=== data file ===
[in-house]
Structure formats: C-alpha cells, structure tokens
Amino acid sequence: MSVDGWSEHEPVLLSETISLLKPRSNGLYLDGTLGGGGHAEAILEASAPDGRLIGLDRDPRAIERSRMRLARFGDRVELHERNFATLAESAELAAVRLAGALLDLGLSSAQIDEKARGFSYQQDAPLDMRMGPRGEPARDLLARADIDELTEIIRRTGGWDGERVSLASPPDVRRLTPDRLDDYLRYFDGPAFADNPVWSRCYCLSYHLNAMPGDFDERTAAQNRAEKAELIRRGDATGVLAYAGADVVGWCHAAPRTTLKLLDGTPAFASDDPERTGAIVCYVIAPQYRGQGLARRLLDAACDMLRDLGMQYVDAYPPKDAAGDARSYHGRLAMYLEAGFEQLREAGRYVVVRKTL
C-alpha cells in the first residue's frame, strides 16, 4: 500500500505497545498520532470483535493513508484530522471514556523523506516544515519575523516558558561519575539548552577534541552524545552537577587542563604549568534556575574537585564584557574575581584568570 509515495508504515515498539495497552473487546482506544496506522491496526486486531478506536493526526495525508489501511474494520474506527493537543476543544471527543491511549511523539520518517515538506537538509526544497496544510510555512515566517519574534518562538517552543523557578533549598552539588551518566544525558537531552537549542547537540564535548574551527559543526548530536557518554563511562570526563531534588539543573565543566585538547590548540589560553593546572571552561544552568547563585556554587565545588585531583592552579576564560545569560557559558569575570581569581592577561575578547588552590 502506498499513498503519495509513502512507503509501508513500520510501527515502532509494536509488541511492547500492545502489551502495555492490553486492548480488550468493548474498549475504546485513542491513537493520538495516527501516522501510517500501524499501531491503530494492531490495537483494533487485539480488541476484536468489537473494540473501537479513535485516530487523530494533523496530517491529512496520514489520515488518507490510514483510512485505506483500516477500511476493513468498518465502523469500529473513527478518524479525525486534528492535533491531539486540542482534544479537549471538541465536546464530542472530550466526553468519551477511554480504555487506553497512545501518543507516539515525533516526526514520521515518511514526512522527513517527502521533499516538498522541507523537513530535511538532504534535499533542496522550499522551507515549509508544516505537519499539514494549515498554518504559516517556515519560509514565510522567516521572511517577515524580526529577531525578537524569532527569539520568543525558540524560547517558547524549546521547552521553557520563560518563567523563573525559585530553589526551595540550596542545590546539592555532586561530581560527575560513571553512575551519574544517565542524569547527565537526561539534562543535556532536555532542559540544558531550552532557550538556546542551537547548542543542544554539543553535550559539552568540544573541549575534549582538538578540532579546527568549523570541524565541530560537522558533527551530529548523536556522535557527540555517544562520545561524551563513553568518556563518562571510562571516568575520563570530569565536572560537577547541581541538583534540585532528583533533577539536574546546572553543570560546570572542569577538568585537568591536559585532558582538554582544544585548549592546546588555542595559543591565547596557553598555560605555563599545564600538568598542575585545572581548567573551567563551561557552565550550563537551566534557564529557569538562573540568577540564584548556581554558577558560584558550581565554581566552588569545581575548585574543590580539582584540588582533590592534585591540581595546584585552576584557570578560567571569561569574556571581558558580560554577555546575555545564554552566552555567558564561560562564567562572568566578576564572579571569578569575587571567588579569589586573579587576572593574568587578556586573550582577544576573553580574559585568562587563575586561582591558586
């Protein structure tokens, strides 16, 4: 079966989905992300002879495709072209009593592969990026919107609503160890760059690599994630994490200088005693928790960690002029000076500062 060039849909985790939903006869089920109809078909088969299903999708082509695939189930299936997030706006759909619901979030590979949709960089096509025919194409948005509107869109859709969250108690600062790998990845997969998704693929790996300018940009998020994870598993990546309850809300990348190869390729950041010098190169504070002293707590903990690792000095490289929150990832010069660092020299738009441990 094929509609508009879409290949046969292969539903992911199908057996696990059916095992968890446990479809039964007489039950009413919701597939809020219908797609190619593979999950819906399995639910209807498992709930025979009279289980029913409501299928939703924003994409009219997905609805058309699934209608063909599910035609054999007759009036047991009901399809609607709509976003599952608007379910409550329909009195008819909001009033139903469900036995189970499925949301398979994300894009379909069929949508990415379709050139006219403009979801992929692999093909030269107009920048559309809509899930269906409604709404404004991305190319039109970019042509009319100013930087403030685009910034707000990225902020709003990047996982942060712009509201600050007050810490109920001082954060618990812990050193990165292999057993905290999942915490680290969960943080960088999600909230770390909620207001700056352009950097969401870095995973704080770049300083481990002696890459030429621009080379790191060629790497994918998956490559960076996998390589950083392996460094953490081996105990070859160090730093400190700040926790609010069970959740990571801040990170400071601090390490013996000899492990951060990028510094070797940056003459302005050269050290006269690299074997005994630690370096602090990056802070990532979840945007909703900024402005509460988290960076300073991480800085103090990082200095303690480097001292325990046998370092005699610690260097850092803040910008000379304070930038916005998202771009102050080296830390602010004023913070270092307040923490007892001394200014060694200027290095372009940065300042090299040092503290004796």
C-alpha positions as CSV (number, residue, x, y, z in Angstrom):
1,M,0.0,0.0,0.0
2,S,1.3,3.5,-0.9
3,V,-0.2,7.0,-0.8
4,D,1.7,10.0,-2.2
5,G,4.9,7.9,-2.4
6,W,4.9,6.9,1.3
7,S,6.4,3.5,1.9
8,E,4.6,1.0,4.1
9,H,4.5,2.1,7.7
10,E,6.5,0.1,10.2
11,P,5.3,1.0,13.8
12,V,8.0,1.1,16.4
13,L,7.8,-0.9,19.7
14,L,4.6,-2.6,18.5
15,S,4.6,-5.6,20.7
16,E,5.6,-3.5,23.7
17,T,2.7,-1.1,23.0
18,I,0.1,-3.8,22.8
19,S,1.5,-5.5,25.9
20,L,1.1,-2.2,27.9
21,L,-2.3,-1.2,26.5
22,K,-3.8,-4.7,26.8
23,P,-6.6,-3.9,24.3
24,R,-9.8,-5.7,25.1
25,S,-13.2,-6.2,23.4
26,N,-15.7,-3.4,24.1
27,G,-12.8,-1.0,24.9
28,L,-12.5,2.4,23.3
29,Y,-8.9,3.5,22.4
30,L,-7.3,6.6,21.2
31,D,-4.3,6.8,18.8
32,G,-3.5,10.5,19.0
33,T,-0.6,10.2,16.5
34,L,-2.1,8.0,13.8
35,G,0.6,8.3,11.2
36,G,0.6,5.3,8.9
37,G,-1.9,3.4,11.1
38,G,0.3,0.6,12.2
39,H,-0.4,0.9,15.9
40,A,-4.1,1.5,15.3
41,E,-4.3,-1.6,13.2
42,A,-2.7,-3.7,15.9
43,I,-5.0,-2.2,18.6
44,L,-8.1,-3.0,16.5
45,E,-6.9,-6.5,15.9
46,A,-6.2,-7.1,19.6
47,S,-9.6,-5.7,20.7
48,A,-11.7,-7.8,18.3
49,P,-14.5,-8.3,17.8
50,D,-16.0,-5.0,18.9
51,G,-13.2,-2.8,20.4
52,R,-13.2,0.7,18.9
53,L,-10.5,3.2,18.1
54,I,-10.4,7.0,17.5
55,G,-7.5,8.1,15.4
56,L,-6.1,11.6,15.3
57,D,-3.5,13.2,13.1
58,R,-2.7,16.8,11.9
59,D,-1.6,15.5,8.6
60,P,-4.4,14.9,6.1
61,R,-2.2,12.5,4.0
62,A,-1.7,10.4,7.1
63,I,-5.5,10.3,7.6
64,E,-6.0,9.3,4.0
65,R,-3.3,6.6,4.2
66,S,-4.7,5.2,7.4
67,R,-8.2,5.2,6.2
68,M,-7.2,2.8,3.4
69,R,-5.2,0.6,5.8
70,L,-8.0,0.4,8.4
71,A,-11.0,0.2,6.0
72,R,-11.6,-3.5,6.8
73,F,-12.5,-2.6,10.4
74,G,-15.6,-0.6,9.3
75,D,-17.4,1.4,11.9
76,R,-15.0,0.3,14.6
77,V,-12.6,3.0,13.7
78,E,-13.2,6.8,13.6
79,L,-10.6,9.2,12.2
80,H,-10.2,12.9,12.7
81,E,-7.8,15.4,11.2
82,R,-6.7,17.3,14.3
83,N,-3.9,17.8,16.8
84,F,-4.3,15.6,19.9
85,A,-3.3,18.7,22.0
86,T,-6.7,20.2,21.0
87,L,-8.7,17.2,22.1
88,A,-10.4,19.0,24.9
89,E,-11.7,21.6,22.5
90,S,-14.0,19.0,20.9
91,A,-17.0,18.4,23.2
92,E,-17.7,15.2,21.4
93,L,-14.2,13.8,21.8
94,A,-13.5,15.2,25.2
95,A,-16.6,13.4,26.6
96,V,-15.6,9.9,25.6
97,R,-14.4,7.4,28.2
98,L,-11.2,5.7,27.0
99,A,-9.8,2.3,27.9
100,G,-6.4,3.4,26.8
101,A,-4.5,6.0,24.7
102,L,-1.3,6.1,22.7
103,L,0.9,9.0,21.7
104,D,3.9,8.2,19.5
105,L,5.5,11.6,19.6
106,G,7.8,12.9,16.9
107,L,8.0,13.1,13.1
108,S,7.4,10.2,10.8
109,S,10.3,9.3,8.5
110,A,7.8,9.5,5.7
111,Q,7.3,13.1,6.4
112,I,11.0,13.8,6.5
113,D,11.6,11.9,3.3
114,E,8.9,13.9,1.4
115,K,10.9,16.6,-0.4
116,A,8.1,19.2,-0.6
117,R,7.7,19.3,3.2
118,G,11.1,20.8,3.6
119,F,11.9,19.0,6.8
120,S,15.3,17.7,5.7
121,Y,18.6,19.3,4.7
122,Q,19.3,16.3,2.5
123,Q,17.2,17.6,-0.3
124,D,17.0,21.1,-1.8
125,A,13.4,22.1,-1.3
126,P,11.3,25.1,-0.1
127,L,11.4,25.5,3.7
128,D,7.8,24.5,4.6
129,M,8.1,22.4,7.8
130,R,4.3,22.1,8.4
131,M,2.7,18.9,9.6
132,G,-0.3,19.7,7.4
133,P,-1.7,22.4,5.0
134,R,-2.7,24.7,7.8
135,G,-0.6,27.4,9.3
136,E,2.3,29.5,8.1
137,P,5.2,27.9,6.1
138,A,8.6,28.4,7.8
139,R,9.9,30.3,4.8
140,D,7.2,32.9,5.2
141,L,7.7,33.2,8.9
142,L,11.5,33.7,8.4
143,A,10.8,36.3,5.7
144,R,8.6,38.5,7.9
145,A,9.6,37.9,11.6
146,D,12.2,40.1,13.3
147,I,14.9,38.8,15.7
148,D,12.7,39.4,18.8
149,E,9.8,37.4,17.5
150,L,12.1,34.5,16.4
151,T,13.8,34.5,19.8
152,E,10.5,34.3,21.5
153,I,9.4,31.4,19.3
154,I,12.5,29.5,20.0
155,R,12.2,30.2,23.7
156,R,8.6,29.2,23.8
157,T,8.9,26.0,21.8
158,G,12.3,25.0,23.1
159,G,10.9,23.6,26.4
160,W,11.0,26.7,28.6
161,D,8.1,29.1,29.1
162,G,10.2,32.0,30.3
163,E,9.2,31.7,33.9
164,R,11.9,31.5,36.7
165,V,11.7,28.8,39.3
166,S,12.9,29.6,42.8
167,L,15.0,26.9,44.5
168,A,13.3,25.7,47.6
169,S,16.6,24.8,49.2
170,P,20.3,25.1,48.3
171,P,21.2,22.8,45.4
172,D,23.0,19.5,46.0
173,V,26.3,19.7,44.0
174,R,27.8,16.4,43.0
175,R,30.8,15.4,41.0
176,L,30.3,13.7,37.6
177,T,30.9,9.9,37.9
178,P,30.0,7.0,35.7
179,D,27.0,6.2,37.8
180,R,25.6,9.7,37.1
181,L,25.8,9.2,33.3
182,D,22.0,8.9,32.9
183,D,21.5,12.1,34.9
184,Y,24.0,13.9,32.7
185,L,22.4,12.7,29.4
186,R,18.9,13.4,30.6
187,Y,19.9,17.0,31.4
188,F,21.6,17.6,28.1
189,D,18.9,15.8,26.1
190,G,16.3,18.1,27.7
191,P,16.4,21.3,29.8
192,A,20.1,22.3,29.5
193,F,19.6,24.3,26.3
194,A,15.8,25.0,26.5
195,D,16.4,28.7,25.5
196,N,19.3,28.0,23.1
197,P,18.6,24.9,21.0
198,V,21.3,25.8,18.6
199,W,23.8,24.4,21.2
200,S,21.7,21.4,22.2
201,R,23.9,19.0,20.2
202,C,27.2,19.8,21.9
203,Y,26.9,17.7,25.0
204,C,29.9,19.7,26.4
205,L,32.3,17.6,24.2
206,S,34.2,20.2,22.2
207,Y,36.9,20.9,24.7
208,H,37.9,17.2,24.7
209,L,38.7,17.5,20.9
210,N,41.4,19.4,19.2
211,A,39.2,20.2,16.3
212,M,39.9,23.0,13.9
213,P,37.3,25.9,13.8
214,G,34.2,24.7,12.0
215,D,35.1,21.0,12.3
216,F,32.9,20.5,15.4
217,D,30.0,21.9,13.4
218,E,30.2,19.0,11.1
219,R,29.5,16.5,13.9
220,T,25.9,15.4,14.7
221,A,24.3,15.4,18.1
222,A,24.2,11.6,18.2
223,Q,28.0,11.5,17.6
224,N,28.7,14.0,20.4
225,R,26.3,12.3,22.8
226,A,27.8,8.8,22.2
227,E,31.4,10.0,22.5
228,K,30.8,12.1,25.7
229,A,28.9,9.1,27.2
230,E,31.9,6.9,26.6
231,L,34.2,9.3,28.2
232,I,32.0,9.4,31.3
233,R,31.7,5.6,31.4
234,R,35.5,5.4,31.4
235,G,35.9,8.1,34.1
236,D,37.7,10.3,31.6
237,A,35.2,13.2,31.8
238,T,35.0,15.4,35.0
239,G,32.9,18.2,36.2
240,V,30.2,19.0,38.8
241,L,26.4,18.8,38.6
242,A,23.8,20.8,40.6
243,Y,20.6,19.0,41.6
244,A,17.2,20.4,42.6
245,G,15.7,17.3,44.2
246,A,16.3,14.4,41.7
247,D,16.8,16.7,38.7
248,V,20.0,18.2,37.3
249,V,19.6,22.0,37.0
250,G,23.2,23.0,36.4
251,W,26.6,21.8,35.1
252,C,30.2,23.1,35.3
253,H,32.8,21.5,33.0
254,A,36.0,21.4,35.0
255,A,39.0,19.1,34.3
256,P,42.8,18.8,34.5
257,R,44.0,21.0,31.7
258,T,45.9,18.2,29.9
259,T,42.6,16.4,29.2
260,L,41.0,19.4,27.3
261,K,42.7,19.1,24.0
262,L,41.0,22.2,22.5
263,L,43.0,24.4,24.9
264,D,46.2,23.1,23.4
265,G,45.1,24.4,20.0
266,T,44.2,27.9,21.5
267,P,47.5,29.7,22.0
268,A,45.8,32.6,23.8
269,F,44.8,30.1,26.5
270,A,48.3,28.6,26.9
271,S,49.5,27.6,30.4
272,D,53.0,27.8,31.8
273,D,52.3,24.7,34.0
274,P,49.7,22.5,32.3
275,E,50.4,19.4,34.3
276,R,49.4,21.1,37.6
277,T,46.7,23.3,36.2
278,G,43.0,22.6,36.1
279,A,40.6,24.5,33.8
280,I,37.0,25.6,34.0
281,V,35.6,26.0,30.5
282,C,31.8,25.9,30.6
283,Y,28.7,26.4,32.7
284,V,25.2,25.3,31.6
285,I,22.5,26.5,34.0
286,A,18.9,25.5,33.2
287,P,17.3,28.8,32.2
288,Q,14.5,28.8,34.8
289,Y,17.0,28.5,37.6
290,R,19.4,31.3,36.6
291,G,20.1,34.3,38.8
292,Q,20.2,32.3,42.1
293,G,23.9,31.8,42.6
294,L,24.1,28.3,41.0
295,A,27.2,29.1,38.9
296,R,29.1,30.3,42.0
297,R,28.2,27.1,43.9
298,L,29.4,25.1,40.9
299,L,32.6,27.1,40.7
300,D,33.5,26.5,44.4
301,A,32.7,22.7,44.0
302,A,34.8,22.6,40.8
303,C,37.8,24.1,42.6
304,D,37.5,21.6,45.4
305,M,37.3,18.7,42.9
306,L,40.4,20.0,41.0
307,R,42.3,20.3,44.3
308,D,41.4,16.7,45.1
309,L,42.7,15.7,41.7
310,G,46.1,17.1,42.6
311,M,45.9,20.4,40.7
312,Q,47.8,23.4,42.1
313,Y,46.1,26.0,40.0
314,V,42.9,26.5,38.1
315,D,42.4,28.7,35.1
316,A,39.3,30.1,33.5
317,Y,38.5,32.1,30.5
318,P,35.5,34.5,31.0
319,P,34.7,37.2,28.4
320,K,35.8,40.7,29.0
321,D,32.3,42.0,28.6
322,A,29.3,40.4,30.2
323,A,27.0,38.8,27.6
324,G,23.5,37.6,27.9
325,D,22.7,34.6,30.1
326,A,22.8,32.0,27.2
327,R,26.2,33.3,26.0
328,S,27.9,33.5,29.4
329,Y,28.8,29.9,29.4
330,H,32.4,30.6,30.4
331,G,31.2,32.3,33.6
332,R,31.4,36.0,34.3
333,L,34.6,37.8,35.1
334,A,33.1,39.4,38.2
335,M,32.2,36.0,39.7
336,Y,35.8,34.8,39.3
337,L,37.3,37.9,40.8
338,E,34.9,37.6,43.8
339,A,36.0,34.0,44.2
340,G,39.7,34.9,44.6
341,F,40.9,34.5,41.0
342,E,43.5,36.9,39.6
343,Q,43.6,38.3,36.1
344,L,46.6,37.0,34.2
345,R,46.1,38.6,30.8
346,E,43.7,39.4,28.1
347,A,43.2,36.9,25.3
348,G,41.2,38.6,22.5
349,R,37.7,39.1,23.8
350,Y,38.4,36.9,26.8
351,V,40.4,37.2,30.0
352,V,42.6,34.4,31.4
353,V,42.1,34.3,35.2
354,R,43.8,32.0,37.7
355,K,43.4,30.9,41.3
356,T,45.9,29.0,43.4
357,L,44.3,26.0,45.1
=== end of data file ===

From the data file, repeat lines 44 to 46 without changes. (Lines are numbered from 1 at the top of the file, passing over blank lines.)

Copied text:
38,G,0.3,0.6,12.2
39,H,-0.4,0.9,15.9
40,A,-4.1,1.5,15.3